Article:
It’s Okay to Ask for Help

There is no doubt about it, homeschooling is rewarding, but it can also be challenging. You might find yourself in a place where you and your student are stuck. You are not alone! E-v-e-r-y homeschool family faces this. Yes, even the all-put-together homeschool mom has days (or weeks) like this. So, what can you do about moving on where you are right now?

  1. Identify the problem. Is your child overwhelmed or frustrated? Evaluate whether the material is too difficult or could there be a learning difficulty? Tired? Sleep is highly underrated and your son/daughter really does need to get a good night’s rest. If you find that sleep routines have gone by the wayside, establish bedtime and when they are expected to be up in the morning. Bored? is the curriculum too easy or just not keeping the attention of your pupil? Consider putting aside what you are currently doing and look at alternatives. You can go to the library and get books on the subject; watch a video and do a quiz or have a discussion afterwards; look for an online class; find a community class or a person who would enjoy teaching the subject
  2. Ask for help. Call, email, or text someone who can listen and give some good counsel. There are Facebook groups, support groups, blogs, podcasts, and Instagrammers who can give you ideas. Have you considered there may be a physical issue occurring such as needing glasses; ADD; dyslexia; dyscalculia, or a food allergy?
  3. Step away. Close the books, take a break, play a game. Sometimes everyone just needs to be done. If your child just sits at the table and plays the waiting game, have a talk with them and let them know that you are finished for the day, but the work will still need to be finished. You decide when that will be; is it before bedtime, tomorrow, by Friday or does the unfinished work go into the weekend? Consider having an effect for not doing the work. For instance, since they chose to waste time sitting and not completing work, their favorite activity is shortened too.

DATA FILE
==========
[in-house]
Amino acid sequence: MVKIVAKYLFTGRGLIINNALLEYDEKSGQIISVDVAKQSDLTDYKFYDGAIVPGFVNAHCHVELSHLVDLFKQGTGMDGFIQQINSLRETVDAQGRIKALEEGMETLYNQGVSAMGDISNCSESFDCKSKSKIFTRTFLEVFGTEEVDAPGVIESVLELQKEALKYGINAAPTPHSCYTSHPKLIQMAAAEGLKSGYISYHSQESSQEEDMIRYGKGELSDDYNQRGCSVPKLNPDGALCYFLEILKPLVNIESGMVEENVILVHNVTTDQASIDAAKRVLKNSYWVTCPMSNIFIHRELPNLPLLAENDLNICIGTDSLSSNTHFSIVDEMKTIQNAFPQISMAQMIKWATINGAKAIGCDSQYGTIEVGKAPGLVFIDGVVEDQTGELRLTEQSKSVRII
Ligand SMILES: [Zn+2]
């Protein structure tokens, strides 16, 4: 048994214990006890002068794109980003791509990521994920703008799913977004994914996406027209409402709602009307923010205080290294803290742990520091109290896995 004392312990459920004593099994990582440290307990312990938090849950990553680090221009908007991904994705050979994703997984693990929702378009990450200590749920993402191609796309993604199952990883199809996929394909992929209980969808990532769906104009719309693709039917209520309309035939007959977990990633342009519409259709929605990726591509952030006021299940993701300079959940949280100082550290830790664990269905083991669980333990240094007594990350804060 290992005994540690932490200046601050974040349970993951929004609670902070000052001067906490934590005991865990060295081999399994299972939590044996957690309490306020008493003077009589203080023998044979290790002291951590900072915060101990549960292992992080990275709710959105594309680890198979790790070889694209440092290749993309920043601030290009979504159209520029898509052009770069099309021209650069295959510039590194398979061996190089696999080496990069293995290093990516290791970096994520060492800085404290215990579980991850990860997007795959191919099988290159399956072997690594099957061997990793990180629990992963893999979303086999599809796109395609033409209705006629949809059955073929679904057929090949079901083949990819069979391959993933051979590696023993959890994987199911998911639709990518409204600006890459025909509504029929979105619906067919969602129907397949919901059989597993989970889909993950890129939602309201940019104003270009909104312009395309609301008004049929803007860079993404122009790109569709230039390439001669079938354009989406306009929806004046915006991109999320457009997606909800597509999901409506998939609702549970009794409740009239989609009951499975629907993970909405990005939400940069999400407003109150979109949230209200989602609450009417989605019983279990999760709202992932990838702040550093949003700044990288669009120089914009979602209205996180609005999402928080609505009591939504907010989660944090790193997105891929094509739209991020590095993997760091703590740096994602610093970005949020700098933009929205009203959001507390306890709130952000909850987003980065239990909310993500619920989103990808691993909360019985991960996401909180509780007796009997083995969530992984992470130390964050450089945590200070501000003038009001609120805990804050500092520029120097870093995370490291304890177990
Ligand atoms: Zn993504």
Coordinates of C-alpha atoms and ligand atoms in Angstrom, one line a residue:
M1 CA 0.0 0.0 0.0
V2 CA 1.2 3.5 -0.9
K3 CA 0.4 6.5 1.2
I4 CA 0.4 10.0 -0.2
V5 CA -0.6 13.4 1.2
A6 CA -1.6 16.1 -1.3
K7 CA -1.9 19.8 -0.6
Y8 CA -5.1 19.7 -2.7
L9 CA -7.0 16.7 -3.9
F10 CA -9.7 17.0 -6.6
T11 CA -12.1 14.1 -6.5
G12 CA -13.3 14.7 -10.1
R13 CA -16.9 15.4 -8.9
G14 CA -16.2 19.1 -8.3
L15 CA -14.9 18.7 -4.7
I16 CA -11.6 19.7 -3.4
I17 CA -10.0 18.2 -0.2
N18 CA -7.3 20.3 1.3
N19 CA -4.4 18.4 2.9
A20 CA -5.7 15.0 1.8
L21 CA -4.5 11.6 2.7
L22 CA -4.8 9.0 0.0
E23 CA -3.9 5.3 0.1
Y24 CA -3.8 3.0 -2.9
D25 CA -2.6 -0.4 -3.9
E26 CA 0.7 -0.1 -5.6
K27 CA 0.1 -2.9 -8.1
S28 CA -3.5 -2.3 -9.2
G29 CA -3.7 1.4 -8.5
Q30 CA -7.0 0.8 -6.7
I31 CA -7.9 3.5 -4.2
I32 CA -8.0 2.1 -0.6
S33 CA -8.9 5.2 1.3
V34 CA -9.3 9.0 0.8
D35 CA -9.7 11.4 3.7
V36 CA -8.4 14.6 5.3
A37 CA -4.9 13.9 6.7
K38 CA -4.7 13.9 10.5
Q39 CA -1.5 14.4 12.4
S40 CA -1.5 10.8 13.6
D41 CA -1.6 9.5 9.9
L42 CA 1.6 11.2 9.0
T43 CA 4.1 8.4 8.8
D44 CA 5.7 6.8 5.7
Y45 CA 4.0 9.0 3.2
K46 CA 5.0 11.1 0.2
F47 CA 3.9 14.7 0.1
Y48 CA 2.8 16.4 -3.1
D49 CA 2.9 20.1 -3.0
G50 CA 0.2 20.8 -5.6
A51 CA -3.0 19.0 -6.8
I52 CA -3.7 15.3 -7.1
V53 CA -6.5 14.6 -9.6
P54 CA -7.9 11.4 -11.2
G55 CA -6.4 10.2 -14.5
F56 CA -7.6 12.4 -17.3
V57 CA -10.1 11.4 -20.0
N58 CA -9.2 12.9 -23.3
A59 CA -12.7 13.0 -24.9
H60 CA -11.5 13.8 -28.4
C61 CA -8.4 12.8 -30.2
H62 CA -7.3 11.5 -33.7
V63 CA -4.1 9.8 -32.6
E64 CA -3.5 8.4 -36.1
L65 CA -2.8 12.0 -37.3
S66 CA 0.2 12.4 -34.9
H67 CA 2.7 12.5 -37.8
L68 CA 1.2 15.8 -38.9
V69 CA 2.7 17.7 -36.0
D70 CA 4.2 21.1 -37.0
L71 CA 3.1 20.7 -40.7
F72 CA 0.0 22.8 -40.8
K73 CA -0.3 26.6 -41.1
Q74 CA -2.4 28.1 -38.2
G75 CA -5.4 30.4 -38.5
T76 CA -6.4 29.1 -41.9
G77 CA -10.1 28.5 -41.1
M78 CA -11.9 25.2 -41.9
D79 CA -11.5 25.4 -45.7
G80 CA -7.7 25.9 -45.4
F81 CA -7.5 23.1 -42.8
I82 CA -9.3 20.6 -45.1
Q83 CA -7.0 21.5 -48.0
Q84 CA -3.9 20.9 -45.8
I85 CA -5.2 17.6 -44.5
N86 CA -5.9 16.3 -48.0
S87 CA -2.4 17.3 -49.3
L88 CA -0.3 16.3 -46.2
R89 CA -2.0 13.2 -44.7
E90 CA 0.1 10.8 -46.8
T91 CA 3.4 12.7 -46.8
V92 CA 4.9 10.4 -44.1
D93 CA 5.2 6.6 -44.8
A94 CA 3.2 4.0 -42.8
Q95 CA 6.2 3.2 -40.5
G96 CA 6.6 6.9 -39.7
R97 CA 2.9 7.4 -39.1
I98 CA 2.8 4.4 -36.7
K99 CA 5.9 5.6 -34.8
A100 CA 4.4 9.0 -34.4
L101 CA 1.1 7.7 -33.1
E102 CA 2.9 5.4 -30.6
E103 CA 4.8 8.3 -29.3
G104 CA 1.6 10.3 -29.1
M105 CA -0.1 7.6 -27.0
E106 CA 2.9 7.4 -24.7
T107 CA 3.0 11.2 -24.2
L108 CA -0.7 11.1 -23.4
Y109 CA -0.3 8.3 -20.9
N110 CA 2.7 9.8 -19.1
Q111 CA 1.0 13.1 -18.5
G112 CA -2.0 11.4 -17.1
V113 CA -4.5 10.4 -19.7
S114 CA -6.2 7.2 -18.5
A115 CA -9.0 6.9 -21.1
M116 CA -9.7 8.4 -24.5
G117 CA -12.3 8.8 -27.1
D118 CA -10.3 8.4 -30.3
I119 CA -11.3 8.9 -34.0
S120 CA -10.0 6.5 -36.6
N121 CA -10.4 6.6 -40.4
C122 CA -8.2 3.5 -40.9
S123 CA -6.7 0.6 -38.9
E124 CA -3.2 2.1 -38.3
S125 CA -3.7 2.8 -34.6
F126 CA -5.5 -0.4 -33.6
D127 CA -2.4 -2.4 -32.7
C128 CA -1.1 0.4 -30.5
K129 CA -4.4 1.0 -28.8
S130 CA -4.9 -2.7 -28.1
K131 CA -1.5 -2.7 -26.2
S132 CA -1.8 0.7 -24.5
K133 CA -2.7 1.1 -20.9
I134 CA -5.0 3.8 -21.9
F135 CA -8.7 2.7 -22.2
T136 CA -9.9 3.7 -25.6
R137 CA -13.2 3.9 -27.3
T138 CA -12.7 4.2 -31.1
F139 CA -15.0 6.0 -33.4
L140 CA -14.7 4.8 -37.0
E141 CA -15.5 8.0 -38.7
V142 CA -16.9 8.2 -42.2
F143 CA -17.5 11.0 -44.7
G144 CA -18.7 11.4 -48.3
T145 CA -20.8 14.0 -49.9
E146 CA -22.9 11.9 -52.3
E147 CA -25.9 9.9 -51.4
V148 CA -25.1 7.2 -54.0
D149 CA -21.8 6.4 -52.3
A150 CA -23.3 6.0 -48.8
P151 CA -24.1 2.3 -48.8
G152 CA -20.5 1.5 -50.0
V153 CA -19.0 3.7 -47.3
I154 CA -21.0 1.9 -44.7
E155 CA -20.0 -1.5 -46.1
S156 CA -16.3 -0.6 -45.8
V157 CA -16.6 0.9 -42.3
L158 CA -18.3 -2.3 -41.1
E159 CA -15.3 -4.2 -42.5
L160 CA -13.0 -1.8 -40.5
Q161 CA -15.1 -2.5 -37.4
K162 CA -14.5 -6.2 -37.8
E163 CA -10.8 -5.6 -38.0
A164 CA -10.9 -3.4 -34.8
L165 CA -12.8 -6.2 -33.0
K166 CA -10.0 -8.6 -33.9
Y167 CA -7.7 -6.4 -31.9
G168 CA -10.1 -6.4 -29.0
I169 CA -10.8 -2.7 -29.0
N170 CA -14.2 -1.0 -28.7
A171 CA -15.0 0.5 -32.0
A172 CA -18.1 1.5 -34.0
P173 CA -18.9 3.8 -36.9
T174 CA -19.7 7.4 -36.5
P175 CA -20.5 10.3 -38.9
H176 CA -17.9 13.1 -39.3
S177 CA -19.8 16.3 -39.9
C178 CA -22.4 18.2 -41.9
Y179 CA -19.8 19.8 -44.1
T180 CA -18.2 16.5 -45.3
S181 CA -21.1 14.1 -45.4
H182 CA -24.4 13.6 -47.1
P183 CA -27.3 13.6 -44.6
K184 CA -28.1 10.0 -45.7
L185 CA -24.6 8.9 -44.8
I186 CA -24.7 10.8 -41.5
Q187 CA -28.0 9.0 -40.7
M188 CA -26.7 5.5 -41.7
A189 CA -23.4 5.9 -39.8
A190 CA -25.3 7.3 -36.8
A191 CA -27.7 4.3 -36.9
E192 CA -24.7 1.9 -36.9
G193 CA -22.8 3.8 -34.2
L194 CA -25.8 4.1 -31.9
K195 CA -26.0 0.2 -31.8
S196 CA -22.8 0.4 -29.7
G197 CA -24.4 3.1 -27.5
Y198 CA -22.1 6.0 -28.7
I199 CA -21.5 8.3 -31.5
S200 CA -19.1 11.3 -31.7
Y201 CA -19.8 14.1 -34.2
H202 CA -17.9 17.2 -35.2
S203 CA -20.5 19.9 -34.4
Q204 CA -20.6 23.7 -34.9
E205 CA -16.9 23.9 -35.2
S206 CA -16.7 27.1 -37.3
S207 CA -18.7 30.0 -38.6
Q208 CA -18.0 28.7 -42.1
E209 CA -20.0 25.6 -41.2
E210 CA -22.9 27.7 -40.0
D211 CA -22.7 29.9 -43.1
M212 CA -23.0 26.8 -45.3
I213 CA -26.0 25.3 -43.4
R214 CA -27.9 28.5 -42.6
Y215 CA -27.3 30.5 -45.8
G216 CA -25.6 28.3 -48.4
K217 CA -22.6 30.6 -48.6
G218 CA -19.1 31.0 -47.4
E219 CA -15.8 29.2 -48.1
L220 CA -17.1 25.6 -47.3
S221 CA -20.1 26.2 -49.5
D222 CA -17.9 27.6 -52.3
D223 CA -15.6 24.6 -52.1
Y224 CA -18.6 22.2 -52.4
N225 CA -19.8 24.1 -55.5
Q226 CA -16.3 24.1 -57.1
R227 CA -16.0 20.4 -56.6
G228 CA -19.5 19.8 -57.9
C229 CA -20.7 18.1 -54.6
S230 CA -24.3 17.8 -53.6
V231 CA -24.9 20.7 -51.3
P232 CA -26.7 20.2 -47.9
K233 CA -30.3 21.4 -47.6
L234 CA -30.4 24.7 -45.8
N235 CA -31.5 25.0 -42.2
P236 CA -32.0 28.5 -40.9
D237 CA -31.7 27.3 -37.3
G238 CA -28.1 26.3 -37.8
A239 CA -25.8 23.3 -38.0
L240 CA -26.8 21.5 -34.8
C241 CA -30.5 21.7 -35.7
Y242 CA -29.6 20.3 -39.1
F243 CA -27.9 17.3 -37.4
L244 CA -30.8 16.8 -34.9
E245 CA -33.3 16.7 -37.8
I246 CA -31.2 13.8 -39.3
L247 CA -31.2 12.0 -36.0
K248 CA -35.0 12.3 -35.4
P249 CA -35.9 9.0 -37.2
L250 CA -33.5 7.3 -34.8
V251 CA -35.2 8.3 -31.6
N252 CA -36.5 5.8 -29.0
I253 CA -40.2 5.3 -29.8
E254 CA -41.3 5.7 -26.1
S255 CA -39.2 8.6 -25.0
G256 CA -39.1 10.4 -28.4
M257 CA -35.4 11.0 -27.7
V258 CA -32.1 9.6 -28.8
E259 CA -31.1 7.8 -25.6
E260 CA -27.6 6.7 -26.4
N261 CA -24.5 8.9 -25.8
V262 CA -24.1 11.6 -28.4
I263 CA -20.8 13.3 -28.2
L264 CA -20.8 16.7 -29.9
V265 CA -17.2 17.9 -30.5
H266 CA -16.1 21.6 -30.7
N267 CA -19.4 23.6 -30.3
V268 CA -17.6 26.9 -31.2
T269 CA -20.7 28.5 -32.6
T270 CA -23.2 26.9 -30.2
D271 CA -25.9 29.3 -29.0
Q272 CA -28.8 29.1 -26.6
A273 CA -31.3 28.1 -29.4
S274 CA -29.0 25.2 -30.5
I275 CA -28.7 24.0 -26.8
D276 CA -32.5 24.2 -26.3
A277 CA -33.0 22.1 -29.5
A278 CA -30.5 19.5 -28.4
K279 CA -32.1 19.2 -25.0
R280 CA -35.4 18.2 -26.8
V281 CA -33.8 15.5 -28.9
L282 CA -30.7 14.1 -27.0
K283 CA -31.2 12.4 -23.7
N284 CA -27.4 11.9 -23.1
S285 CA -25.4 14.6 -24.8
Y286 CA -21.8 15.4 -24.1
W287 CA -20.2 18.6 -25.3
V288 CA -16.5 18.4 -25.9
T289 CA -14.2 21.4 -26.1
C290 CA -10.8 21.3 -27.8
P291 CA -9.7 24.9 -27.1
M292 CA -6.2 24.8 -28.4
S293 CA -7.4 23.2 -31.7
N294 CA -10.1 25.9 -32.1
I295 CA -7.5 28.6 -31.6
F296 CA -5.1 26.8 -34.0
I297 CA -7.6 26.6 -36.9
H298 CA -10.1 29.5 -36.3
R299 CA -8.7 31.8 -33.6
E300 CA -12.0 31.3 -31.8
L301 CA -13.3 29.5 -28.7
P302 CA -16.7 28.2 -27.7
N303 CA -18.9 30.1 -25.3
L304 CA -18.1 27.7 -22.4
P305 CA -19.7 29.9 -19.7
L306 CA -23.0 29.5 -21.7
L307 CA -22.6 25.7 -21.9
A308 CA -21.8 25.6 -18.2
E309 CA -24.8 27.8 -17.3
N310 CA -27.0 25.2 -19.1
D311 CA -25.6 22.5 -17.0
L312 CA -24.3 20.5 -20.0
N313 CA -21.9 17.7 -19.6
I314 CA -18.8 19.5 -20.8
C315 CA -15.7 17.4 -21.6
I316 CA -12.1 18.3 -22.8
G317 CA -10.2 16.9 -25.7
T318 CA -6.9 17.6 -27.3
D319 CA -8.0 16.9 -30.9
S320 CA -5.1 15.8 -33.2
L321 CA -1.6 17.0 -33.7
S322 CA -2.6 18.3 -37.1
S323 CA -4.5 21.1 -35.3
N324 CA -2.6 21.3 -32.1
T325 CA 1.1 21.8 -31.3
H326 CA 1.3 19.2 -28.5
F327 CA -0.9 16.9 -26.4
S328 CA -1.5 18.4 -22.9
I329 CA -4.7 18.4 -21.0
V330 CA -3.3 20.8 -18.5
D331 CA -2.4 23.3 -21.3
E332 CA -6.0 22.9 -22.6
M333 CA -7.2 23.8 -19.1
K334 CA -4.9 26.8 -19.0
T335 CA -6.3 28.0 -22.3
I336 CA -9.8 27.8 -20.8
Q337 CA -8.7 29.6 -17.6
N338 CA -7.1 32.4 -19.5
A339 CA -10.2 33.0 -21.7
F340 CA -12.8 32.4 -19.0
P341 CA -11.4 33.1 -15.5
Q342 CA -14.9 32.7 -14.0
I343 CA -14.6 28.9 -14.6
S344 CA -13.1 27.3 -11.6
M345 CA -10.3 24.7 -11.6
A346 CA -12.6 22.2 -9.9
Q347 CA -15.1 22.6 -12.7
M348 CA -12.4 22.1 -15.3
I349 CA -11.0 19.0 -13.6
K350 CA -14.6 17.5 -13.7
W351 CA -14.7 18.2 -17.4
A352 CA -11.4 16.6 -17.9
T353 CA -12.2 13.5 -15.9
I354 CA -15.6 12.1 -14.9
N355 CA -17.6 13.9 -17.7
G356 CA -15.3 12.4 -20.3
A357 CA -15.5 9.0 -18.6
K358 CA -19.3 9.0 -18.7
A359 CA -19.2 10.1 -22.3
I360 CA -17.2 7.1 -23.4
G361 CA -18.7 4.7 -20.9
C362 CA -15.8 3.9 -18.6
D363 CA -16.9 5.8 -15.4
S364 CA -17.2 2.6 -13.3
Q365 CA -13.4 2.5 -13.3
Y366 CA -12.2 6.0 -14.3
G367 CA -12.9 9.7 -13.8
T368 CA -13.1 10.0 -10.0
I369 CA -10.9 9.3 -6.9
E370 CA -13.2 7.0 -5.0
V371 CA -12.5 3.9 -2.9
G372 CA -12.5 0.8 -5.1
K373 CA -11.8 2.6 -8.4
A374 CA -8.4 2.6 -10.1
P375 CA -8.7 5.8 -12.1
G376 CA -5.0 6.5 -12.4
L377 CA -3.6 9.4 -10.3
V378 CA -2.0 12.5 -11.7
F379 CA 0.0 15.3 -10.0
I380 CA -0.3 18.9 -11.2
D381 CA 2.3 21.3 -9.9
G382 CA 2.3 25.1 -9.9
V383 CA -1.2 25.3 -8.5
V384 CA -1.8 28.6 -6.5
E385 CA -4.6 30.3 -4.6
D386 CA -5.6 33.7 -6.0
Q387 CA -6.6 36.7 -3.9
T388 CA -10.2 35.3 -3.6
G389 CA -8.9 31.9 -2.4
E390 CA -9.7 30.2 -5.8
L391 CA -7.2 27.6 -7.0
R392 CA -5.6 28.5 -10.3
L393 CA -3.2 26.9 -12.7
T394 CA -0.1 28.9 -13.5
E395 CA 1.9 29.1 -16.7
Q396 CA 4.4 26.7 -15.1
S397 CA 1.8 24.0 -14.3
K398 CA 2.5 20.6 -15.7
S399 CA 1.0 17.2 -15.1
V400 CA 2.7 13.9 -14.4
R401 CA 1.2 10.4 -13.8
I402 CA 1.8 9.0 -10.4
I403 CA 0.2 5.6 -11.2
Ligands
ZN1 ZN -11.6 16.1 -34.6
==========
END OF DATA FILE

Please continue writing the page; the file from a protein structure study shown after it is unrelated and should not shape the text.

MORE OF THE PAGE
4. Praise when hard things have been attempted. It goes a looong way for your child to feel that you have seen the effort they have put forth. You can also have a small reward to be given as an incentive. I am not talking about a bribe, there is a difference. They can see that when facing a challenge, it is rewarding to overcome that task. If you have followed me for any amount of time, you know I struggle to keep my office desk clear. I put it off until I just can’t take it another minute. I have to reward myself or make the time more enjoyable by listening to an audiobook. So, if I have to do this, chances are your student does too.:) I am a big kid, after all. lol

Have a great week and remember, it’s okay to ask for help to get you and your student over the rough patches. ~Lisa~

I am not sure if you are aware of this, but I offer consulting for homeschool families and would be glad to help. I can offer ideas, discuss various curricula, look at your schedule, etc. My fee is $25.00 for a 30 minute Zoom conference. You can email me if you are interested, this does not include any legal or medical advice since that is not my area of expertise. I am neither a lawyer or a medical professional nor did I ever play the part of one. You can email me at: In the subject line write Educational Consultation.

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